We believe that strength is found in partnerships! Invasive species are dynamic and cross political boundaries, making collaboration the key to fighting invasive species. We thank all of our partners for their dedication of time, resources and expertise – your contributions have been indispensable to invasive species management across Canada!
Ontario Ministry of Natural Resources and Forestry
The Ontario Ministry of Natural Resources and Forestry (OMNRF) works to promote healthy, sustainable ecosystems and conserve biodiversity. OMNRF helps to conduct scientific research, promote conservation, implement policy, and protect natural resources. OMNRF helped to create the Invasive Species Centre and the Invading Species Awareness Program to help fight invasive species and conserve biodiversity in Ontario.
Fisheries and Oceans Canada
DFO is the governing body for aquatic activities. They set out policies and regulations, manage aquaculture and other industries, conduct research, and control fishing and boating activities. DFO manages many aquatic invasive species such as Sea Lamprey. The research done by DFO led to successful changes in the ballast water regulations of Transport Canada. DFO is now working towards preventing the spread of Asian Carp into the Great Lakes.
Natural Resources Canada
The Canadian Forest Service (CFS) is the national and international voice for the Canadian forest sector. It is part of Natural Resources Canada, a federal government department. The CFS provides science and policy expertise and advice on national forest sector issues, working in close collaboration with the provinces and territories.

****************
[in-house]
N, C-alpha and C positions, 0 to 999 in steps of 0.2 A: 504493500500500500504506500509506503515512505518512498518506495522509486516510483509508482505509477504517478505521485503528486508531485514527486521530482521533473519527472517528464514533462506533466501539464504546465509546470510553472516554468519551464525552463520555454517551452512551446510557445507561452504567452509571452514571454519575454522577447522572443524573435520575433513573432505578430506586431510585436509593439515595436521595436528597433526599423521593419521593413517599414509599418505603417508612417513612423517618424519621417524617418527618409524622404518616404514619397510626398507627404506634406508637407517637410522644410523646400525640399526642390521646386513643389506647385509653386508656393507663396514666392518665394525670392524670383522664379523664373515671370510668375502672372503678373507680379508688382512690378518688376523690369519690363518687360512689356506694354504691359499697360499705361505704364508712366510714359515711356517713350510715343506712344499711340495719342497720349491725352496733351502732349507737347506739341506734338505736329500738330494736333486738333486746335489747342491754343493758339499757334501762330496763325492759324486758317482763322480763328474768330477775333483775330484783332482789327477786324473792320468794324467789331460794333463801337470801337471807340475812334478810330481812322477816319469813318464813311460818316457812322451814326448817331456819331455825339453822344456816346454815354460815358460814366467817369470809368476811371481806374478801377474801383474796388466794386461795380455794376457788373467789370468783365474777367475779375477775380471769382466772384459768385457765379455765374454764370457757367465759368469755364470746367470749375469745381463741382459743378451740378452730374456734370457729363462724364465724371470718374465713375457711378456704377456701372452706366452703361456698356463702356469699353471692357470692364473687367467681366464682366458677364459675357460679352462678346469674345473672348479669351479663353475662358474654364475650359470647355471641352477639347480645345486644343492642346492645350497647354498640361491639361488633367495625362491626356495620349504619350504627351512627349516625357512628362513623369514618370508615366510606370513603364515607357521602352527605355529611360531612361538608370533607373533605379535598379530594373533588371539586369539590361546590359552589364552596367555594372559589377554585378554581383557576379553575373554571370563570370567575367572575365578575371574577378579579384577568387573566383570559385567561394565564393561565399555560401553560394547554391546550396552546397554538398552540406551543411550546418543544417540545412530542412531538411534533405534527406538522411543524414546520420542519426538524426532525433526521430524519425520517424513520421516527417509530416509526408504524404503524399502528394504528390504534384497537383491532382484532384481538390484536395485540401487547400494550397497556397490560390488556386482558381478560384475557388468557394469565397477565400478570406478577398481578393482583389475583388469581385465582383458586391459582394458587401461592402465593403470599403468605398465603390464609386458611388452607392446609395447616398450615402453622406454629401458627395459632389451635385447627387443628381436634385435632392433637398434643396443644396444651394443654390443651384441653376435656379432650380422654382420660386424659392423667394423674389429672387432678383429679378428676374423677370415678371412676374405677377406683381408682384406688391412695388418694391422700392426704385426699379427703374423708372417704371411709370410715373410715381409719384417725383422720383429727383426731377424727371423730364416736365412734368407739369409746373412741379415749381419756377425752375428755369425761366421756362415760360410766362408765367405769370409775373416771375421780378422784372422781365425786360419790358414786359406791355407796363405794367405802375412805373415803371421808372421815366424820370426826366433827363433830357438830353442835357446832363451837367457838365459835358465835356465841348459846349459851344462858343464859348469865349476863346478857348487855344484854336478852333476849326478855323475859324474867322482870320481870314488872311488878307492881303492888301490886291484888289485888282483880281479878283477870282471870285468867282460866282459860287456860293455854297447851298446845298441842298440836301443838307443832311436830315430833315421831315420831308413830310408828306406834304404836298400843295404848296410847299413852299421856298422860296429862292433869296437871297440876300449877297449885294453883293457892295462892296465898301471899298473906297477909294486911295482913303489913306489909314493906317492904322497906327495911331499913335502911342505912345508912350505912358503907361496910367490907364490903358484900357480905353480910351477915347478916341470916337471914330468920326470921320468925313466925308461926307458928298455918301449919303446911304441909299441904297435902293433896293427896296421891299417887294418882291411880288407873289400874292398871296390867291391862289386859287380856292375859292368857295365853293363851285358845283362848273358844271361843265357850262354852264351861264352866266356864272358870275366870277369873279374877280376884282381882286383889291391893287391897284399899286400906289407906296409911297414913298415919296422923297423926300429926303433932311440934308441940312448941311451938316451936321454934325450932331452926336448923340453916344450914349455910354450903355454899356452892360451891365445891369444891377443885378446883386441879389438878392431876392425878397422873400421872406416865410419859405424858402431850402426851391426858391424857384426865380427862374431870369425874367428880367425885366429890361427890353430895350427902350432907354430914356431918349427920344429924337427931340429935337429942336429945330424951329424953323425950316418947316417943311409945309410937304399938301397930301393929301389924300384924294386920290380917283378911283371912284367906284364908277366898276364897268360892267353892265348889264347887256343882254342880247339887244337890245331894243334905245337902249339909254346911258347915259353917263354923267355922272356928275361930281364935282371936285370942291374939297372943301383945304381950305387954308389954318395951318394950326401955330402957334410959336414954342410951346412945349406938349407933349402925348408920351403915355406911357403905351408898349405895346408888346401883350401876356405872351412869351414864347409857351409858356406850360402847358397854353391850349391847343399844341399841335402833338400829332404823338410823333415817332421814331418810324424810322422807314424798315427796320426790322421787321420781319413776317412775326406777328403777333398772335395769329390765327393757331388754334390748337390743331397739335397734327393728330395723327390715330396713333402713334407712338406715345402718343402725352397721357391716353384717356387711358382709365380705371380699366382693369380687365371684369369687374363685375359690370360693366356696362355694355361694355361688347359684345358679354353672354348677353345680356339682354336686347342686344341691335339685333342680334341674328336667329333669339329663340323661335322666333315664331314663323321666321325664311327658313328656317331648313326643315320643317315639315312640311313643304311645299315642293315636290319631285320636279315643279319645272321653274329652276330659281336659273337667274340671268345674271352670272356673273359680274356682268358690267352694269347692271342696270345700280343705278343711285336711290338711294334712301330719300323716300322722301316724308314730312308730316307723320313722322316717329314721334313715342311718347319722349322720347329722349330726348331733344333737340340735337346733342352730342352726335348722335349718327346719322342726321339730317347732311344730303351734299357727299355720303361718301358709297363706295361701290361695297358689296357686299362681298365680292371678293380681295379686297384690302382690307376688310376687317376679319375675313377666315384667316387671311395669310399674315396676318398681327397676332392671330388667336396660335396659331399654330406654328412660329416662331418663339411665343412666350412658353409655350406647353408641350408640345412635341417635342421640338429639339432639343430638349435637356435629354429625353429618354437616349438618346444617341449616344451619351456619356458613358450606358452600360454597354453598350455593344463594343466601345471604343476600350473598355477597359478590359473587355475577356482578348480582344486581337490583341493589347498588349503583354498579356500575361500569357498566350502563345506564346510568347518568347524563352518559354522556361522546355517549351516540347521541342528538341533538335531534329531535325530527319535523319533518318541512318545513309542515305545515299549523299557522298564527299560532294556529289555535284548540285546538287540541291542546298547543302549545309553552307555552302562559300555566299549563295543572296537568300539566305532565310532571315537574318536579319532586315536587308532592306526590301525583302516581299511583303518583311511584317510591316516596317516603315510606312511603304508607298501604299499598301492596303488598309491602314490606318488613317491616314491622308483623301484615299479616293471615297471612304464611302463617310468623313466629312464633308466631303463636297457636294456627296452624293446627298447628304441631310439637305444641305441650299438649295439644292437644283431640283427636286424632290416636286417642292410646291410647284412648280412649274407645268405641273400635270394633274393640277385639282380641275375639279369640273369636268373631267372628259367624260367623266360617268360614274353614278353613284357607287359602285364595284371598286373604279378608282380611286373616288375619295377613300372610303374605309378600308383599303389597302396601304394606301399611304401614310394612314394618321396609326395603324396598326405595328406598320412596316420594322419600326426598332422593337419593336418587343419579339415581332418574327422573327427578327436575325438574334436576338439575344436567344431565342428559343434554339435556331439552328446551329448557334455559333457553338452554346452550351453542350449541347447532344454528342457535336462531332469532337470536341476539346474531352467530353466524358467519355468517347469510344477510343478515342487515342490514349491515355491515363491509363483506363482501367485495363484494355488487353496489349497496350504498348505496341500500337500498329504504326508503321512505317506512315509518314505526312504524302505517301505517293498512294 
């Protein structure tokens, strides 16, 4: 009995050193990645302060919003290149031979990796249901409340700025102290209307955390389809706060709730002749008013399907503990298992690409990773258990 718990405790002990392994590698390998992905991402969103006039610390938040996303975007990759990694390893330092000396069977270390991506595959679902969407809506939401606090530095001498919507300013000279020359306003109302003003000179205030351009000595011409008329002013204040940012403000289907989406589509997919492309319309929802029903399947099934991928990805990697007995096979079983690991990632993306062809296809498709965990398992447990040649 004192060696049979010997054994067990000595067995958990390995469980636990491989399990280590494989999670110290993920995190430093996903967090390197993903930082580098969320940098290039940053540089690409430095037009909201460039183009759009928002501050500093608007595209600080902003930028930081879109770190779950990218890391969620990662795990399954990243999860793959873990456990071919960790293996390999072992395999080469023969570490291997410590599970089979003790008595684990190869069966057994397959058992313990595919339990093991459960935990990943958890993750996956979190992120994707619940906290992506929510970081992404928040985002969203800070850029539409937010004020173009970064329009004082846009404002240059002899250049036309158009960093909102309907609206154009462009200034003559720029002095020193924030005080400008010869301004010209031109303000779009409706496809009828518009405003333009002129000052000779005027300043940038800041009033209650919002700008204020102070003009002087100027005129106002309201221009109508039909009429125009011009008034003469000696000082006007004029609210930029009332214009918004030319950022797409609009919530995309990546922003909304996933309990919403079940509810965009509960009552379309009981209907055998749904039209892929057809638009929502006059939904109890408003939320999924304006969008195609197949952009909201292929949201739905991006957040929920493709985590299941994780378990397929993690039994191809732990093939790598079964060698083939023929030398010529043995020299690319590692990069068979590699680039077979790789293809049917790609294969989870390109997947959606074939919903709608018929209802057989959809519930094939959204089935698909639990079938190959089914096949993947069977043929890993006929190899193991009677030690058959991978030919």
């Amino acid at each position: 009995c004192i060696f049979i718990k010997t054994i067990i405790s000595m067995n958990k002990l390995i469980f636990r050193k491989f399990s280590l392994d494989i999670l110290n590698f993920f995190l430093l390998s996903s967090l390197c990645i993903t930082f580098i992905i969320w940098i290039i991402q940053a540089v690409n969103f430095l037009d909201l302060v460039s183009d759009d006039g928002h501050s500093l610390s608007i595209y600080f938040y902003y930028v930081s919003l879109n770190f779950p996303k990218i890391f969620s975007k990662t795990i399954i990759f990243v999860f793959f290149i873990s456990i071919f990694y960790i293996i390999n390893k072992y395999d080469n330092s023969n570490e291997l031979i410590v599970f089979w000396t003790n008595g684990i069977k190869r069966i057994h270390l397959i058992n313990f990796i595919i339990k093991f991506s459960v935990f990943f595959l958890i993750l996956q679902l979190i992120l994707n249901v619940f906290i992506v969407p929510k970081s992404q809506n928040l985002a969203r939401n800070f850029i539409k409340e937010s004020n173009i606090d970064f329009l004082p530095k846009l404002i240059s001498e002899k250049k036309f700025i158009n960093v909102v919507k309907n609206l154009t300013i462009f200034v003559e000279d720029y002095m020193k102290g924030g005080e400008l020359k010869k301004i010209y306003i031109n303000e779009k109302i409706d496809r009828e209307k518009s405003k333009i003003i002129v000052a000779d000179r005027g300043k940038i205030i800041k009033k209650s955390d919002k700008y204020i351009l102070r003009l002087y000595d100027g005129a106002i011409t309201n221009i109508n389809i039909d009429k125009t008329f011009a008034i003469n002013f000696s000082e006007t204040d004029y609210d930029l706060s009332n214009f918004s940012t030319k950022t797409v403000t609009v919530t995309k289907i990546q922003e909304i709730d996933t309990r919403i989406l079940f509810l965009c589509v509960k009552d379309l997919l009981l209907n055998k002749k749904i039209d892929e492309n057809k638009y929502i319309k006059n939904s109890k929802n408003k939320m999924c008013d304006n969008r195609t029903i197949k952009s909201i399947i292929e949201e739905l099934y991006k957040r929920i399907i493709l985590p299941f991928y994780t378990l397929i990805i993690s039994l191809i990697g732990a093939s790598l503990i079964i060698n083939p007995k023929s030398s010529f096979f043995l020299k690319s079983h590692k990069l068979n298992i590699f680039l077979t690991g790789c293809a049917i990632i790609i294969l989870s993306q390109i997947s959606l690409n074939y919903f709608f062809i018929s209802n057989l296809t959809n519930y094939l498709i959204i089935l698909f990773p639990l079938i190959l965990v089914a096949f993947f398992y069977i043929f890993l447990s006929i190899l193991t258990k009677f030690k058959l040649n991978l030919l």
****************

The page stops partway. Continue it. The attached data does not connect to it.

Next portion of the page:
Today, the CFS is pursuing its vision of a robust, globally competitive forest sector firmly underpinned by healthy, productive and sustainable forests. Achieving this vision is critical to ensuring the long-term economic success of the sector and the sustainable management of this important renewable resource.
Canadian Food Inspection Agency
The Canadian Food Inspection Agency (CFIA) is responsible for mitigating risks to Canada’s food safety as well as to animal and plant resources. This is integral to a safe and accessible food supply, as well as to public health, and environmental and economic sustainability. The CFIA’s Plant Program aims to prevent the entry or establishment of new regulated plant pests and to limit the spread of regulated pests that are already present. Examples of these pests include invasive plants such as devil’s– tail tearthumb and forest pests such as Emerald Ash Borer. Additional information on the CFIA’s Plant Protection Program is available on the CFIA’s website.
Ontario Federation of Anglers and Hunters
In 1928, a grass roots alliance of conservationists joined forces to become the Ontario Federation of Anglers and Hunters. Today, OFAH is the province’s largest nonprofit, charitable fish and wildlife conservation organization. Together with partners, they deliver a broad range of conservation initiatives.
Federation of Ontario Cottagers’ Associations
For over 30 years, FOCA’s Lake Stewards have been at the core of the Lake Partner Program, the world’s largest freshwater volunteer monitoring program. FOCA has also developed a boating hazard marker program approved by Transport Canada, and put together the most comprehensive risk-management program for volunteers in rural environmental groups, through the FOCA Association Insurance Program.
Ducks Unlimited Canada’s mission is to conserve, restore, and manage wetlands and associated habitats for North America’s waterfowl. DUC partners with government, industry, non-profit organizations, and landowners to get work done to connect people to nature and make a healthier world for future generations.
Nature Conservancy Canada
The Nature Conservancy of Canada (NCC) is Canada’s leading national land conservation organization. A private, non-profit organization, we partner with individuals, corporations, foundations, Indigenous communities and other non-profit organizations and governments at all levels to protect our most important natural treasures — the natural areas that sustain Canada’s plants and wildlife. They secure properties (through donation, purchase, conservation agreement and the relinquishment of other legal interests in land) and manage them for the long term.